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This is what I am trying to achieve


def fun():
    runner = InteractiveConsole()
    while(True):
        code = raw_input()
        code.rstrip('\n')
        # I want to achieve the following
        # By default the output and error of the 'code' is sent to STDOUT and STDERR
        # I want to obtain the output in two variables out and err
        out,err = runner.push(code)

All the solution that I have looked at till now, use either pipes to issue separate script execution command (which is not possible in my case). Any other way I can achieve this?

share|improve this question
    
AFAIK the output can only be sent to an object which has a write() method on it, so you can create a class which contains a write method and make out an instance of it. –  Ashwini Chaudhary Nov 6 '12 at 11:31
    
@AshwiniChaudhary write() is just for writing data to stderr stream. What about the data sent to stdout. –  gibraltar Nov 6 '12 at 11:33
    
print() can help you print("something",file=out) –  Ashwini Chaudhary Nov 6 '12 at 11:35
    
    
@AshwiniChaudhary: OP is using python 2.x, so print >> out, "something" instead –  Eric Nov 6 '12 at 11:45

3 Answers 3

import StringIO, sys
from contextlib import contextmanager

@contextmanager
def redirected(out=sys.stdout, err=sys.stderr):
    saved = sys.stdout, sys.stderr
    sys.stdout, sys.stderr = out, err
    try:
        yield
    finally:
        sys.stdout, sys.stderr = saved


def fun():
    runner = InteractiveConsole()
    while True:
        out = StringIO.StringIO()
        err = StringIO.StringIO()
        with redirected(out=out, err=err):
            out.flush()
            err.flush()
            code = raw_input()
            code.rstrip('\n')
            # I want to achieve the following
            # By default the output and error of the 'code' is sent to STDOUT and STDERR
            # I want to obtain the output in two variables out and err
            runner.push(code)
            output = out.getvalue()
        print output
share|improve this answer
    
Much cooler!!!! –  Jakob Bowyer Nov 6 '12 at 11:41
    
You can also recover them from sys.__stdout__ and sys.__stderr__, so no need of saved. –  Ashwini Chaudhary Nov 6 '12 at 11:49
    
@AshwiniChaudhary: That fails if I nest two redirects –  Eric Nov 6 '12 at 11:49
    
@Eric I have a doubt. In your approach, the vaiable output records the output received till now. Is there a way I can obtain the output just from the current function call. –  gibraltar Nov 6 '12 at 13:00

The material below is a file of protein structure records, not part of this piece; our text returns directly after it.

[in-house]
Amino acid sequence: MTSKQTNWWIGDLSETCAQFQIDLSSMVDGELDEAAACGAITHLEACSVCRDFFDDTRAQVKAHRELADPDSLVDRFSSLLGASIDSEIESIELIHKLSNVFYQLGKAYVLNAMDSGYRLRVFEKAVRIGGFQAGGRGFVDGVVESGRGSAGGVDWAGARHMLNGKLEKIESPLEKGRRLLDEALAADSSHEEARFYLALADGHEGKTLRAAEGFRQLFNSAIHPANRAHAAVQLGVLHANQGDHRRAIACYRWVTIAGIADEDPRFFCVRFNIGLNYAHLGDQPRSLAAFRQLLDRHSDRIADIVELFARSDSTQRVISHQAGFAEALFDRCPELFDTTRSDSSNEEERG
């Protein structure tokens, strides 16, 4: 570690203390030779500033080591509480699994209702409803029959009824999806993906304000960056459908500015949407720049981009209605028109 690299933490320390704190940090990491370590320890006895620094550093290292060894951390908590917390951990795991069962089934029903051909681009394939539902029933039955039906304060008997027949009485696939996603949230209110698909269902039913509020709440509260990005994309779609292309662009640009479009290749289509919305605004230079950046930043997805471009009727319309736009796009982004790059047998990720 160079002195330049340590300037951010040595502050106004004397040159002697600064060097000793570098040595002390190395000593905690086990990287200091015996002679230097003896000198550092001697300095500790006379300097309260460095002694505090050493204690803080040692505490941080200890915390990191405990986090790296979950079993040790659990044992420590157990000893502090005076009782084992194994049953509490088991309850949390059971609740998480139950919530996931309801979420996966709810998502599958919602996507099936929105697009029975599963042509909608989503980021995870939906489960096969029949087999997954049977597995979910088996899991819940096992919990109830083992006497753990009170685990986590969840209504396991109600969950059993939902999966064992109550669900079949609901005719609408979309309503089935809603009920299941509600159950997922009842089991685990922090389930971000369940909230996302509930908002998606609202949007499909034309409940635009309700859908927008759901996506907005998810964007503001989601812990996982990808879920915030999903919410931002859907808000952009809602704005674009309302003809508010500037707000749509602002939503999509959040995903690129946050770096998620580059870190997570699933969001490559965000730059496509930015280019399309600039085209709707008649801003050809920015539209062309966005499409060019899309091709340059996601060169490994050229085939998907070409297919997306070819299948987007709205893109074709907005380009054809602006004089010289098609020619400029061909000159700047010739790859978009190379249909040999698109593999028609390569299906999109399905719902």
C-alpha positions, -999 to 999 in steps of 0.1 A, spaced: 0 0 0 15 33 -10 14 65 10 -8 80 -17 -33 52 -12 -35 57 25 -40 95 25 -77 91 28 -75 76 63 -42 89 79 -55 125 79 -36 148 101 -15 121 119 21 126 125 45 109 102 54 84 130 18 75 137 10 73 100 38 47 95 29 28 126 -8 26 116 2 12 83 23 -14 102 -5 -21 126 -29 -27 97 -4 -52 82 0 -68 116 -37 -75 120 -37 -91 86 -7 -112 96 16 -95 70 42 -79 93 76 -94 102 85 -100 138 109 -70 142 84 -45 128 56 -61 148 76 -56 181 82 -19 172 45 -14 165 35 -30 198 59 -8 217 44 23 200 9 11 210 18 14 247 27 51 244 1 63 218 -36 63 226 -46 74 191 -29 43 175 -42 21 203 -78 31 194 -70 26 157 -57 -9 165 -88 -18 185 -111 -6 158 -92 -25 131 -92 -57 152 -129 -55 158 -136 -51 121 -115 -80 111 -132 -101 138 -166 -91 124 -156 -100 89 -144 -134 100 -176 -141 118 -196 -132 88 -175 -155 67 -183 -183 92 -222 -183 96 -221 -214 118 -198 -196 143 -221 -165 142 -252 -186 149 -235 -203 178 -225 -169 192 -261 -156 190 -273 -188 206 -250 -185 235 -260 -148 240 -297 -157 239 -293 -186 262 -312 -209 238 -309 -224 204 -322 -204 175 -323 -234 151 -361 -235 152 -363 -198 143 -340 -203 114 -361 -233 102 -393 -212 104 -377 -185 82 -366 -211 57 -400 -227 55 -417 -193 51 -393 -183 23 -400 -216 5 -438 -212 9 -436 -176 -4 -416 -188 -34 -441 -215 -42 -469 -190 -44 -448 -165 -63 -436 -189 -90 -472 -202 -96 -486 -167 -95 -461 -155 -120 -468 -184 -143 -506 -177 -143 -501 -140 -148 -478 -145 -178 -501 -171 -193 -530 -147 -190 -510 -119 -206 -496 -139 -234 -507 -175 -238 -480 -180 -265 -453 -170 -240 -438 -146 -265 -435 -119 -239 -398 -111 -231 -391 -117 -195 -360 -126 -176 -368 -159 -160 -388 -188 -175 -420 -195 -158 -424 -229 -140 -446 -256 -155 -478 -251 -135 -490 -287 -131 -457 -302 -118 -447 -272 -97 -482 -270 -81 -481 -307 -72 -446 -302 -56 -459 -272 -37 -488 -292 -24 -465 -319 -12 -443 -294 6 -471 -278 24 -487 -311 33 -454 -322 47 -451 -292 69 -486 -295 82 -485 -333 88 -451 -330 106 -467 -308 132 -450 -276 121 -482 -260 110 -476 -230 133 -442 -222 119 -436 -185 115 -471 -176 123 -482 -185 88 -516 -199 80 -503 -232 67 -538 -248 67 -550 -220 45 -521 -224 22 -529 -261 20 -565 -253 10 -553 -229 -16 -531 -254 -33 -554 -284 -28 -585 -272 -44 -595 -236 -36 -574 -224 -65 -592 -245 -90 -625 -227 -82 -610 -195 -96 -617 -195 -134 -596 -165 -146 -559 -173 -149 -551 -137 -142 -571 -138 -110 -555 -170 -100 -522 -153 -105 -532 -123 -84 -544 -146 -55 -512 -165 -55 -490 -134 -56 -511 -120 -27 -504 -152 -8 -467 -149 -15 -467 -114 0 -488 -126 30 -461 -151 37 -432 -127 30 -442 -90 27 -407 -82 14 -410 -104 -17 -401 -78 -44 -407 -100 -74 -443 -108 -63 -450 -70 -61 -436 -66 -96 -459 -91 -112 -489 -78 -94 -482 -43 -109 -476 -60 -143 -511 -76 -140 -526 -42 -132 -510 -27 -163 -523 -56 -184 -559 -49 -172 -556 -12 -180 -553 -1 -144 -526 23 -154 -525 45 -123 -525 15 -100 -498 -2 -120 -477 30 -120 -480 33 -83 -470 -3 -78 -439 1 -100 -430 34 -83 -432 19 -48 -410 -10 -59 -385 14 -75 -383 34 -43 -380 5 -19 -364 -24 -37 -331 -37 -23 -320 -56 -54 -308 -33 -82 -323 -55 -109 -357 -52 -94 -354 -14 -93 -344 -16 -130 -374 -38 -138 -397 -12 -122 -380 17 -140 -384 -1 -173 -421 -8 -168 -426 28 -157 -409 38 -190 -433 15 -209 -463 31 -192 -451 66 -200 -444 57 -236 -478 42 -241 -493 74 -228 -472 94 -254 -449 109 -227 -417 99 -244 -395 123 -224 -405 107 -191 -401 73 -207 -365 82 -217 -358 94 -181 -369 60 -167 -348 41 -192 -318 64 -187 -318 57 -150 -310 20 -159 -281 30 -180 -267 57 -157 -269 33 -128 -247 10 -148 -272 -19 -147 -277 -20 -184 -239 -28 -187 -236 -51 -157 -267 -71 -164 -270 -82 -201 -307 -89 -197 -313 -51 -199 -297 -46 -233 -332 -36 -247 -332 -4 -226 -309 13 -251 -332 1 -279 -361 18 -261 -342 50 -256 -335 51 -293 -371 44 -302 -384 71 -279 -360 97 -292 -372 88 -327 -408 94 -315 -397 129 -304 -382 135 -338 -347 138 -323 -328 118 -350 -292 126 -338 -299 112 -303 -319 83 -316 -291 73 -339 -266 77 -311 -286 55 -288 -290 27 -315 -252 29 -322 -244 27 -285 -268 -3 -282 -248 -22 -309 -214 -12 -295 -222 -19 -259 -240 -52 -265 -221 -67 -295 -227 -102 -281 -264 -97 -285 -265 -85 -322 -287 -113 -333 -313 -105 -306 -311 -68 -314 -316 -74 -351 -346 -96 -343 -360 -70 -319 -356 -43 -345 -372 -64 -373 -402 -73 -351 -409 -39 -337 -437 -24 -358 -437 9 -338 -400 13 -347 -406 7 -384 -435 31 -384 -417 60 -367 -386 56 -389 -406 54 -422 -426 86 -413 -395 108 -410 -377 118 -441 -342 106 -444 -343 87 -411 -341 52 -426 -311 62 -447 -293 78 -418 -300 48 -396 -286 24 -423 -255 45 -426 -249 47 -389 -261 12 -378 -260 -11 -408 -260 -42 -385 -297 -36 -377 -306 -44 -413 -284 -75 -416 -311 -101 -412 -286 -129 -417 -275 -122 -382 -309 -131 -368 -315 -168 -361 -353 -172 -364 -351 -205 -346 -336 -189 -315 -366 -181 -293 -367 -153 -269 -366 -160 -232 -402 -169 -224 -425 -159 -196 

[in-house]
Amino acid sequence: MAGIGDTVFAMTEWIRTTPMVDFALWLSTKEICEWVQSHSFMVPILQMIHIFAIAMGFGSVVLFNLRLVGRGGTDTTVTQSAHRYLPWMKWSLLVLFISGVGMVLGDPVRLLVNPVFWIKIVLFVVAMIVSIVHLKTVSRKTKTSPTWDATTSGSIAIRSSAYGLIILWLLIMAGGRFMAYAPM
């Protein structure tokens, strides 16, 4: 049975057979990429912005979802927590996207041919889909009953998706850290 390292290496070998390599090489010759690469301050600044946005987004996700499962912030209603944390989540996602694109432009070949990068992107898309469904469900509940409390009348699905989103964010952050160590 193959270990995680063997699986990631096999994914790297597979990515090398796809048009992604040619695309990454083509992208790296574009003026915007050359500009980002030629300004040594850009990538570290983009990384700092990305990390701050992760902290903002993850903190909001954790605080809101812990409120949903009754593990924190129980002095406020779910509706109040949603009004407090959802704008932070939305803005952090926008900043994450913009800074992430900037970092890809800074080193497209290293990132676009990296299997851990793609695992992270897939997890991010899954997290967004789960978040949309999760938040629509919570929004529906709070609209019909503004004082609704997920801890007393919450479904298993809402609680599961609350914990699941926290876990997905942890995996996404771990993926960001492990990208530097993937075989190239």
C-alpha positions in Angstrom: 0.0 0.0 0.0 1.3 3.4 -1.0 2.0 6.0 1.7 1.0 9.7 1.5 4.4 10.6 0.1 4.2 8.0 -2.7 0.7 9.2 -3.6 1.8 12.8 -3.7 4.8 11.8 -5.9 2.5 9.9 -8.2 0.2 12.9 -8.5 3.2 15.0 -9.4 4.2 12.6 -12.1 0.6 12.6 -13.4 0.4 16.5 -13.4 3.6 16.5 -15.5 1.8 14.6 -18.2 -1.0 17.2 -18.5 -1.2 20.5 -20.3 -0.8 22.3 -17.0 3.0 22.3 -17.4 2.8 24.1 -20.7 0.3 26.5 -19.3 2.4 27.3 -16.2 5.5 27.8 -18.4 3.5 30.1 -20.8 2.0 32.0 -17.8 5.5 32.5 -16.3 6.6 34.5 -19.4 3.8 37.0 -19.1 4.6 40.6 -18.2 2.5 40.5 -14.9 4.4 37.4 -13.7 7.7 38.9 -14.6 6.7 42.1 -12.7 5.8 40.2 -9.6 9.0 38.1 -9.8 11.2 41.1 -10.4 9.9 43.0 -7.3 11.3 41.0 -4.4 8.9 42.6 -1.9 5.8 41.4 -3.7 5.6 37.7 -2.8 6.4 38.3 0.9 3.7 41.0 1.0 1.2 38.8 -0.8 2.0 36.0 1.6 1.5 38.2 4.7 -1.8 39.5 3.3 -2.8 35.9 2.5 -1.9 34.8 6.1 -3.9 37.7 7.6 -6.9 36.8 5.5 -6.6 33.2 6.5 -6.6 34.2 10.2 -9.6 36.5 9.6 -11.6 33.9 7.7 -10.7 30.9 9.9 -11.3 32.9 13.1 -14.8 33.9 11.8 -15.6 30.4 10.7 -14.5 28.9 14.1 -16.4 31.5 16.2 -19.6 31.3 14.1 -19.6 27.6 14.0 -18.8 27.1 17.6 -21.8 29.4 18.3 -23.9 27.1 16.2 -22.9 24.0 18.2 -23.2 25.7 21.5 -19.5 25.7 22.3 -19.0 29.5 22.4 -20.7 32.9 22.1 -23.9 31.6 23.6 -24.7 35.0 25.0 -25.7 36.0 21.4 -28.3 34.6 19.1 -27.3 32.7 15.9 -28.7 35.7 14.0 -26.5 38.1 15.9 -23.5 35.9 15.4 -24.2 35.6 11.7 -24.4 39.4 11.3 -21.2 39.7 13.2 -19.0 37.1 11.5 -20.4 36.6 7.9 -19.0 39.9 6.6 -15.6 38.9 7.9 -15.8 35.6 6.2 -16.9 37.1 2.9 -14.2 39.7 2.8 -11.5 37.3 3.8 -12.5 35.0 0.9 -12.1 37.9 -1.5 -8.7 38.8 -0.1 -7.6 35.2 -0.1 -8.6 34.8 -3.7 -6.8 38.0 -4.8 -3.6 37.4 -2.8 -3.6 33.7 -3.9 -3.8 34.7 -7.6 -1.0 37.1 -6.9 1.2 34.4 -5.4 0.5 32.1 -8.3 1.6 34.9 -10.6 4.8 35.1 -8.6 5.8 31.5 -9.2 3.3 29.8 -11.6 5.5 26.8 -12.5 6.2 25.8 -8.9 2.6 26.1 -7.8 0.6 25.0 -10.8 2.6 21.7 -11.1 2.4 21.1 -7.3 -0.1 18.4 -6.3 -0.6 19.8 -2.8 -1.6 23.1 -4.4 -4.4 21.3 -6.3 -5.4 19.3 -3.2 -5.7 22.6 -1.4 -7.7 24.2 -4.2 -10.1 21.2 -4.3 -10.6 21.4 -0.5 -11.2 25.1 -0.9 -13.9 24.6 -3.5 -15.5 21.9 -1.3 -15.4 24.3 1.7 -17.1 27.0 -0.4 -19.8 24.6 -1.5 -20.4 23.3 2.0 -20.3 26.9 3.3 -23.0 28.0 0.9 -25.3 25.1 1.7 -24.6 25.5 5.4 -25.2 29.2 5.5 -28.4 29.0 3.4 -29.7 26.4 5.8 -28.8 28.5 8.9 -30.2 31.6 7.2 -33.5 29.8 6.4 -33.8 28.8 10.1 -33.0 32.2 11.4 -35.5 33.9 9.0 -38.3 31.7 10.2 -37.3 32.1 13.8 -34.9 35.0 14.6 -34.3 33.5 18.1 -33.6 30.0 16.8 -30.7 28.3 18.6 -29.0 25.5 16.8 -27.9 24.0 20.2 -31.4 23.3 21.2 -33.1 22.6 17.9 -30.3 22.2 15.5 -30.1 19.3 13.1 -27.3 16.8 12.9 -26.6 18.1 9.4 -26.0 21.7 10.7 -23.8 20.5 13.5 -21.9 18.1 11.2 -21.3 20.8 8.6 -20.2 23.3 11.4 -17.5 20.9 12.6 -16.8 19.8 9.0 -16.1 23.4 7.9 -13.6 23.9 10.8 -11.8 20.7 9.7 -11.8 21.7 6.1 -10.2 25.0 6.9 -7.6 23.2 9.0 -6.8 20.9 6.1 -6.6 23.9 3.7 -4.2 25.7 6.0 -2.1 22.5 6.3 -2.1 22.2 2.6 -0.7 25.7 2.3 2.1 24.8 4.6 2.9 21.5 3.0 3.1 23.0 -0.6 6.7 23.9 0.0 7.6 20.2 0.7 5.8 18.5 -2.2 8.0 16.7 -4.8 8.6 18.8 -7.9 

See this ideone.com/r27uSl for example. –  gibraltar Nov 6 '12 at 13:28

InteractiveConsole doesn't expose any API for setting a file like object for output or errors, you'll need to monkey patch sys.stdout and sys.stderr. As always with monkey patching, be mindful of what the side effects might be. In this case, you'd be replacing the global stdin and stdout file objects with your own implementation, which might swallow up unintended output as well (especially if you're using any threads).

It would be slightly safer to 'tee' the output with something like:

import sys
import StringIO


class TeeBuffer(object):

    def __init__(self, real):
        self.real = real
        self.buf = StringIO.StringIO()

    def write(self, val):
        self.real.write(val)
        self.buf.write(val)


def fun():
    runner = InteractiveConsole()

    out = TeeBuffer(sys.stdout)
    err = TeeBuffer(sys.stderr)

    sys.stdout = out
    sys.stderr = err

    while(True):
        code = raw_input()
        code.rstrip('\n')

        out, err = runner.push(code)
        outstr = out.buf.getvalue()
        errstr = err.buf.getvalue()

    sys.stdout = out.real
    sys.stderr = err.real

Then your user still sees the output, without you having to worry about printing it back out to the correct place on each run.

share|improve this answer
    
That's not really monkeypatching... Monkeypatching would be modifying the write method of the builtin stdout. –  Eric Nov 6 '12 at 11:53
    
It's monkey patching the stdout field of the sys object with a different representation. –  jbowes Nov 6 '12 at 11:59

You can use a context manager to redirect stdout temporarily:

@contextmanager
def stdout_redirected(new_stdout):
    save_stdout = sys.stdout
    sys.stdout = new_stdout
    try:
        yield None
    finally:
        sys.stdout = save_stdout

Used as follows:

with opened(filename, "w") as f:
    with stdout_redirected(f):
        print "Hello world"

This isn't thread-safe, of course, but neither is doing this same dance manually. In single-threaded programs (for example, in scripts) it is a popular way of doing things.


It's easy to tweak this to redirect both stdout and stderr to cStringIOs:

@contextmanager
def out_redirected():
    save_stdout = sys.stdout
    save_stderr = sys.stderr
    sys.stdout = cStringIO.String()
    sys.stderr = cStringIO.String()
    try:
        yield sys.stdout, sys.stderr
    finally:
        sys.stdout = save_stdout
        sys.stderr = save_stderr

You'd use this as

with out_redirected() as out, err:
    runner.push(code)
    out.seek(0)
    print out.read()
share|improve this answer
    
Watch out - print won't work in there –  Eric Nov 6 '12 at 11:43

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